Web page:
Fifteen passengers turn their heads and glare at me.

“Home,” I say.

“Home,” Isaac says as he waits for me to get off the bus.

“What a jerk,” I mumble.

“Shoot, that was nothing. But I don’t mind saying, it feels good to be in Clarksville again. No offense or anything. I enjoyed the movie.”

“None taken. Can I use your outhouse?”

Isaac nods. “Uncle Elias keeps it real clean.”

After the bladder relief, I meet Isaac on the front porch. “I was wondering. Mind if I look at your books. I think that’s another thing we have in common. You know, movies, books, dislike for mannequins.”

“What time is it?”

“Not time for your uncle to be home if that’s what you’re asking. Besides, I won’t stay long. I have to get back to Olive’s.”

Isaac ushers me inside. Of course, I see no TV or radio.

“A hurry to get back to the mannequins?” he says.

“Yep. Can you imagine if Gladys and Fritz only have Olvie to talk to?”

Isaac snickers and points to the books. The one open next to his sleeping pallet has no writing on the outside. “Your journal?”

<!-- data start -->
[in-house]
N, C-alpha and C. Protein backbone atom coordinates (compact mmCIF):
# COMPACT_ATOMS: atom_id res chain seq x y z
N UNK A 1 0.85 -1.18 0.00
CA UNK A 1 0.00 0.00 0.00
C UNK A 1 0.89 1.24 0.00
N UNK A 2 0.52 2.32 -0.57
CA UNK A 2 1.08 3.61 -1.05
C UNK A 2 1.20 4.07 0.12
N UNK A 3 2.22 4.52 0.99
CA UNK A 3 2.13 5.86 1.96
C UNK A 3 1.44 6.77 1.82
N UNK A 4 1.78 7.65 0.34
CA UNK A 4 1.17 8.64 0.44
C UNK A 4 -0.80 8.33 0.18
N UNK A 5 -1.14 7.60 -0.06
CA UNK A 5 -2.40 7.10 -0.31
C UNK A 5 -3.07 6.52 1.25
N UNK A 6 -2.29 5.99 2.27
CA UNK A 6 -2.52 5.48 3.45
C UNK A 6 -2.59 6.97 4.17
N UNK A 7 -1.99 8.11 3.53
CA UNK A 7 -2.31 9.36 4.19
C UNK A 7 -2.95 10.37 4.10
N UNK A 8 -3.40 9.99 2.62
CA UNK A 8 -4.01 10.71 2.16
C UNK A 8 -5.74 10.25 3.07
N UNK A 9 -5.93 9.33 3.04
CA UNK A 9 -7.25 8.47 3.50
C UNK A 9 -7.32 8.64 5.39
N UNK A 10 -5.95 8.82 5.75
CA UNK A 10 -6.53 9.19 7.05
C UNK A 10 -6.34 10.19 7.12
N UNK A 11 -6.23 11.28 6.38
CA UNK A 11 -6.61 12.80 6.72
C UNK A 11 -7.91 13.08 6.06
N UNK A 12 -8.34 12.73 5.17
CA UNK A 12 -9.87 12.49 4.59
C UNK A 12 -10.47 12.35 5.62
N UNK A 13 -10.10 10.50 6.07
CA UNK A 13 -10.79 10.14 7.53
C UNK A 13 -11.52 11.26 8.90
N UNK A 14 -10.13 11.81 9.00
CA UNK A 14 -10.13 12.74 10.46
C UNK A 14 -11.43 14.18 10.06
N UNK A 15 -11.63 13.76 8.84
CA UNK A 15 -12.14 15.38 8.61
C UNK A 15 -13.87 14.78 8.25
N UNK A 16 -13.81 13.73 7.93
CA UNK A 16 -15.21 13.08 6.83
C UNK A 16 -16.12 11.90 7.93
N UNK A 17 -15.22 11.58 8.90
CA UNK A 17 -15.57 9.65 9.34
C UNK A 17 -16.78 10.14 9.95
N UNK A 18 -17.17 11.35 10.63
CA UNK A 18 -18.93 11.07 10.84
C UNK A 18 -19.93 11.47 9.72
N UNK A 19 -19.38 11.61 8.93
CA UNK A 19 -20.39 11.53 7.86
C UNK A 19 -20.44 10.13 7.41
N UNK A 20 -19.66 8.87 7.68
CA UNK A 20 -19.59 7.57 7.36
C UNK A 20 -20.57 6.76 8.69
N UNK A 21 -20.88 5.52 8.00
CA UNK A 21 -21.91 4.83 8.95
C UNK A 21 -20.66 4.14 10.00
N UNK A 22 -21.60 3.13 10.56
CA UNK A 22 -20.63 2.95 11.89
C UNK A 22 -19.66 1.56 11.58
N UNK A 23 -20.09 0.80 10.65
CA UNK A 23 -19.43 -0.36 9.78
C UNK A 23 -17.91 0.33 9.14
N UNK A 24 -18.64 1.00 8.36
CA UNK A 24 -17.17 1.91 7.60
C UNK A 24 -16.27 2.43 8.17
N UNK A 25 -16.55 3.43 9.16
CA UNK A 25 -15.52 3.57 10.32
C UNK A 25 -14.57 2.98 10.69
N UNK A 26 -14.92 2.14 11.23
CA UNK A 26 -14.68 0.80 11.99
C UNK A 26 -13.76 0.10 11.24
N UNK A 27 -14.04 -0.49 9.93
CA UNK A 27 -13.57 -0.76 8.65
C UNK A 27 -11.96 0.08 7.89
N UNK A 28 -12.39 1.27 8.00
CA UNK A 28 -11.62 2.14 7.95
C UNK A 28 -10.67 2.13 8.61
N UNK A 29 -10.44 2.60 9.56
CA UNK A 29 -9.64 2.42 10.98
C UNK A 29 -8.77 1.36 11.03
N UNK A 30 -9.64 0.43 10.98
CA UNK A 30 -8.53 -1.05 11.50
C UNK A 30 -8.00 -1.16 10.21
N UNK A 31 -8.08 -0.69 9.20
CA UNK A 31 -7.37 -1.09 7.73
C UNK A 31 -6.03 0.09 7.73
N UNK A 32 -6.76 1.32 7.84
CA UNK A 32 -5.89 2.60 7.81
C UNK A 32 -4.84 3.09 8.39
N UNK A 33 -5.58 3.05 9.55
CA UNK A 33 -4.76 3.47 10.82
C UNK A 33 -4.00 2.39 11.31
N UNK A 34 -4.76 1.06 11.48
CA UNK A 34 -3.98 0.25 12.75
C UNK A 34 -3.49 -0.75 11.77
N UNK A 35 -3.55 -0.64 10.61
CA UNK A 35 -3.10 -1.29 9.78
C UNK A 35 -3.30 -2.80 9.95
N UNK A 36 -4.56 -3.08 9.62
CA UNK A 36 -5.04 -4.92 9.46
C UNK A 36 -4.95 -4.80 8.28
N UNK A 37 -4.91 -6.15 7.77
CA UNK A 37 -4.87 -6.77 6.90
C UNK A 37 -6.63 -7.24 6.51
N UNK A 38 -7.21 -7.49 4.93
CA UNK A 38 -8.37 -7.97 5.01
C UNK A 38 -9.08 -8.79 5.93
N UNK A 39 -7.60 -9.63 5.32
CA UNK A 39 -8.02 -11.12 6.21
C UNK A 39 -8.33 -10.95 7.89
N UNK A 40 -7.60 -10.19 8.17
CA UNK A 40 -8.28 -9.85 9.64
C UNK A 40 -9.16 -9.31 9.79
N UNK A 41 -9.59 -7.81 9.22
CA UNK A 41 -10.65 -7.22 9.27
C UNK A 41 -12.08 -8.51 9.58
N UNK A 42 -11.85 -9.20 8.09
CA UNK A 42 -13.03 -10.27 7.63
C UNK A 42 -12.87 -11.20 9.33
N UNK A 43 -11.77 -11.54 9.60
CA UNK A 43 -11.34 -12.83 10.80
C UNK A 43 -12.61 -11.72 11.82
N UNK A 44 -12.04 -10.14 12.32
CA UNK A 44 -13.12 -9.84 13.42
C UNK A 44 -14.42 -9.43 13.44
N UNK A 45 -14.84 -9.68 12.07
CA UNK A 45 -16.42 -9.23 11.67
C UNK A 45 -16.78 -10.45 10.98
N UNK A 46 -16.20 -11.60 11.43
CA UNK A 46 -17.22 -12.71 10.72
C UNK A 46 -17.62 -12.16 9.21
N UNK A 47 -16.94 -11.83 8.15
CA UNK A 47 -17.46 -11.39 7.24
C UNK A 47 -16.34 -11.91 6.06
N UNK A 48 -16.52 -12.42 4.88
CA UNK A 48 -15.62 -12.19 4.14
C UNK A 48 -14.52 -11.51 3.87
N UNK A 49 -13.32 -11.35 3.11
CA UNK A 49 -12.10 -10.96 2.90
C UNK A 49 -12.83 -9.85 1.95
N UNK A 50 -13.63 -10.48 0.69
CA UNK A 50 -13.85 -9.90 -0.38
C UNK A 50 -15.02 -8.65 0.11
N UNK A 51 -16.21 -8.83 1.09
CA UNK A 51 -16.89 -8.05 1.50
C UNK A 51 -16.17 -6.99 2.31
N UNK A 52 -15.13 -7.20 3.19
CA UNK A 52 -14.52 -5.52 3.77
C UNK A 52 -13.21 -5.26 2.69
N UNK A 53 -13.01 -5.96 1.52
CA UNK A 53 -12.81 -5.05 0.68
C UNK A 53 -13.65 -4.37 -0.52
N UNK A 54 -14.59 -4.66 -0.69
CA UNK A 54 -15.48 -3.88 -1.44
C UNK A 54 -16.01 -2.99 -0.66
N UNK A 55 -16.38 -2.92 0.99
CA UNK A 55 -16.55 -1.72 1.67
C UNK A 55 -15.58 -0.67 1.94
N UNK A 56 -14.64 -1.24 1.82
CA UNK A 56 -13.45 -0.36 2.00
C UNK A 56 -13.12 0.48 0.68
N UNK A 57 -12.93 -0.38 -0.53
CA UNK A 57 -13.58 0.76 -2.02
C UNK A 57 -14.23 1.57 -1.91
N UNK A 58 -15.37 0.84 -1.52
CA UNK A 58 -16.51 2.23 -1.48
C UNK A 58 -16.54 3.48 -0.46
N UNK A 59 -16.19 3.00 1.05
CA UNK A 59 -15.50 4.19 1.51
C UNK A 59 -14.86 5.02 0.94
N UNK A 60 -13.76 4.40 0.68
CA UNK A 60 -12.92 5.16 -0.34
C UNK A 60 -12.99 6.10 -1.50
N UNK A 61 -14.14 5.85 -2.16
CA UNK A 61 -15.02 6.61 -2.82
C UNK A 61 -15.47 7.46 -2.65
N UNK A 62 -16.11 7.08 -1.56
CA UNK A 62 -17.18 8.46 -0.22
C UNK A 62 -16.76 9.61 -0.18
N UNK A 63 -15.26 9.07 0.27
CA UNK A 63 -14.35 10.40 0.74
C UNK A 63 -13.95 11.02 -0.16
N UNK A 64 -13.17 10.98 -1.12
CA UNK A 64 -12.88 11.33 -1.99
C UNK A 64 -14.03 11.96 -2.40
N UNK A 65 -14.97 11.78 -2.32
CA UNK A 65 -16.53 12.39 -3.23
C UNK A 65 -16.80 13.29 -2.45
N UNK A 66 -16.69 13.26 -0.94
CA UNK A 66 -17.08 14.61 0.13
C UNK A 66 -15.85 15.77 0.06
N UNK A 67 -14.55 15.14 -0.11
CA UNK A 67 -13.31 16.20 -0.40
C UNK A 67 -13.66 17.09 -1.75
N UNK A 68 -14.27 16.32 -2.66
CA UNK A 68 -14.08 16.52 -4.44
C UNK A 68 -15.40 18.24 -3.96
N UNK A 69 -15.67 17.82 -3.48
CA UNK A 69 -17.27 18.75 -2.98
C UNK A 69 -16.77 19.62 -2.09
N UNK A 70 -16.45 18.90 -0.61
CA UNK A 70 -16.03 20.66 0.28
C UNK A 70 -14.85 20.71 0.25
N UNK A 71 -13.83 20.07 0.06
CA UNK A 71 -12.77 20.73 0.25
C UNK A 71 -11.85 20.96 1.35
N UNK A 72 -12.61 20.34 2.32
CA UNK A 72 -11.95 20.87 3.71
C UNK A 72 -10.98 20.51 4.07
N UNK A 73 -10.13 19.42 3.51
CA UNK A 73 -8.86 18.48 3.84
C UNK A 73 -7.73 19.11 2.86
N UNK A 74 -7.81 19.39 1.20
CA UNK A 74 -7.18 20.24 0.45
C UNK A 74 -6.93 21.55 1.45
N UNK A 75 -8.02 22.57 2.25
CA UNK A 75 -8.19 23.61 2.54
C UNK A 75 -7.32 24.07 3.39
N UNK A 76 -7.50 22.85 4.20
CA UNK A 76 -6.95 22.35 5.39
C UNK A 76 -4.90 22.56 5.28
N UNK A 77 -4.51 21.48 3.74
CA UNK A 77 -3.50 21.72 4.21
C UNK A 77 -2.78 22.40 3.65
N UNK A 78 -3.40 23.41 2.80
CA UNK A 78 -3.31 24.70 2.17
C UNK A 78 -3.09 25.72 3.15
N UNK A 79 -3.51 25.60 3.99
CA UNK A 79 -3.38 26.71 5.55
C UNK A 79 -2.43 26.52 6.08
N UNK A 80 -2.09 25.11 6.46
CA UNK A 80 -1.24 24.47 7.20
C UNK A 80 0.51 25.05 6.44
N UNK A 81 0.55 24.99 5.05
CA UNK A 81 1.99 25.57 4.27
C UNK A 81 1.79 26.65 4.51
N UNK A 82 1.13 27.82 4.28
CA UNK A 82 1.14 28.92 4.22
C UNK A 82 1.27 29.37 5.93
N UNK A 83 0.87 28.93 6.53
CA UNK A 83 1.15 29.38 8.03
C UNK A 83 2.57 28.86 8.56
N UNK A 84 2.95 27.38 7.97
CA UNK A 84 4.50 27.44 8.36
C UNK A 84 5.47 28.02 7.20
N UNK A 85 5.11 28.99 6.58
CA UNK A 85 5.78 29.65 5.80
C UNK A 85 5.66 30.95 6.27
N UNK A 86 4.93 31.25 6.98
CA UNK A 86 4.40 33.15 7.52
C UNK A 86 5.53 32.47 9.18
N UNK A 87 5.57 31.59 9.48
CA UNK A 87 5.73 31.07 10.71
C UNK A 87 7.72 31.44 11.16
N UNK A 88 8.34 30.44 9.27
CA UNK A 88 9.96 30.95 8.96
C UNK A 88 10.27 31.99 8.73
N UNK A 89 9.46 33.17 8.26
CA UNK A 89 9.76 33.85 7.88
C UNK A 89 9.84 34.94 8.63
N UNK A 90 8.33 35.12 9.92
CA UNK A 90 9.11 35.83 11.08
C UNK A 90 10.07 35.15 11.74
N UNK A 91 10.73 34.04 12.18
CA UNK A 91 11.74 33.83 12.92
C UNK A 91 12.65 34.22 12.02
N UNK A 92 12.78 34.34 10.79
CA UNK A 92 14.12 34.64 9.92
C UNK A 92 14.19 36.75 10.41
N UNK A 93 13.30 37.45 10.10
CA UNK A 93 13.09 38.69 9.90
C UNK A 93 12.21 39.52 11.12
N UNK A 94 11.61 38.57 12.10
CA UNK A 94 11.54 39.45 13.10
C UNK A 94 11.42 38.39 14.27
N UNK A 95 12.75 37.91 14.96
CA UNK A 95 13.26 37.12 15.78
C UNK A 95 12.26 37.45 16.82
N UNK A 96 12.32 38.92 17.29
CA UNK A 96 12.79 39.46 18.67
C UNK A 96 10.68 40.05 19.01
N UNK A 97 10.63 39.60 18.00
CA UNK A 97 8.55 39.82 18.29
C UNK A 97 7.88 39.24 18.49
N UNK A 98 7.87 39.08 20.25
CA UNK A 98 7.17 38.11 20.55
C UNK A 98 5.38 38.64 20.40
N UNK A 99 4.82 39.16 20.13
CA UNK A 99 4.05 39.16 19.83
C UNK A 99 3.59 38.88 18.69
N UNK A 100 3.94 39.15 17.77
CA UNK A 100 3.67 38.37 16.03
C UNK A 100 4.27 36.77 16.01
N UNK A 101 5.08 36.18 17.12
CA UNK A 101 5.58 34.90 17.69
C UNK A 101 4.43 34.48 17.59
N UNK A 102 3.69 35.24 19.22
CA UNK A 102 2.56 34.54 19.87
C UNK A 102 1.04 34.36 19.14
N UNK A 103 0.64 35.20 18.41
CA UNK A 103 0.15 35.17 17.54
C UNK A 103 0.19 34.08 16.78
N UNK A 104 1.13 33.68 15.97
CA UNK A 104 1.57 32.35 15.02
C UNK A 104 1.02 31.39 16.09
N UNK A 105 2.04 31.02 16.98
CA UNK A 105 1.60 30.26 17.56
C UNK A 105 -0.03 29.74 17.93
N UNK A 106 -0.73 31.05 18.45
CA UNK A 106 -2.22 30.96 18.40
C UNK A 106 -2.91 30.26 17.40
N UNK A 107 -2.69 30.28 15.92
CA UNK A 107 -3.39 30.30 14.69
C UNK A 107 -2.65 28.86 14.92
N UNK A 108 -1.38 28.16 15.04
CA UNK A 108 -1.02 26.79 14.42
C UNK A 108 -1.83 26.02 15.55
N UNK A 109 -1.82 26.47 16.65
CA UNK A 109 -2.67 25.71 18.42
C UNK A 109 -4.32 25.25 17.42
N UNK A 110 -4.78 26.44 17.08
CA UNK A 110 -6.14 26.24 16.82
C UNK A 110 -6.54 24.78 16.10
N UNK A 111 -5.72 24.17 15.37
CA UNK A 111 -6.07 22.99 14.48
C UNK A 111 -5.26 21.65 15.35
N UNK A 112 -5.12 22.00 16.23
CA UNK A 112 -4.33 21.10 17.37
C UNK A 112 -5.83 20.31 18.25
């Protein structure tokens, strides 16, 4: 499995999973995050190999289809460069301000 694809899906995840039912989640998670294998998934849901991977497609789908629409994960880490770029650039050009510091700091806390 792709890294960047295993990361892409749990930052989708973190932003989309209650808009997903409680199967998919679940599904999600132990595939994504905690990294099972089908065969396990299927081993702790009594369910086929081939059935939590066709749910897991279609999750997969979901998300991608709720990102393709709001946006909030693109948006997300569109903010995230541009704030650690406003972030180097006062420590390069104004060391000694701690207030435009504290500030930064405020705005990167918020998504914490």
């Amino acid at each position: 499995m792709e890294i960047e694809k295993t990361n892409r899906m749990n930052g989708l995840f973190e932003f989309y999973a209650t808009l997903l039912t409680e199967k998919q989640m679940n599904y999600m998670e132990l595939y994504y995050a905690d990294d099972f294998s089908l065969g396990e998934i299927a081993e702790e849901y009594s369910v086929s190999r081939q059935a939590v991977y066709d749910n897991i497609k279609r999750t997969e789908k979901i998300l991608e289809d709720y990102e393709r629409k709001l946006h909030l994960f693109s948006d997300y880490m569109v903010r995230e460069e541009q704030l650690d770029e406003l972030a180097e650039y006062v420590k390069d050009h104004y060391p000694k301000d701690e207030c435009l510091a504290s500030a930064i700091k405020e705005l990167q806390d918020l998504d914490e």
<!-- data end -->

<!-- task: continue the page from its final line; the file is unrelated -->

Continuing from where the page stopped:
“Private, if you don’t mind. Now it’s my turn.” Isaac heads out the front door.

The bright green cover is the first of his books to grab my attention. The Negro Motorist Green-Book was about how to avoid problems when travelling. I dig further—The Weary Blues by Langston Hughes, Jack London’s The Call of the Wild, Fitzgerald’s The Great Gatsby, Harriet, the Moses of Her People by Sarah Bradford.

The last book is called Black Like Me written by John Howard Griffin. Something about this book jars a Distant memory. Is it on our bookshelf at home? I open the front cover and see that it’s a library book. I pull the yellow card from its pocket. Checked out on July 31 by Sylvia Peterson. The day she disappeared.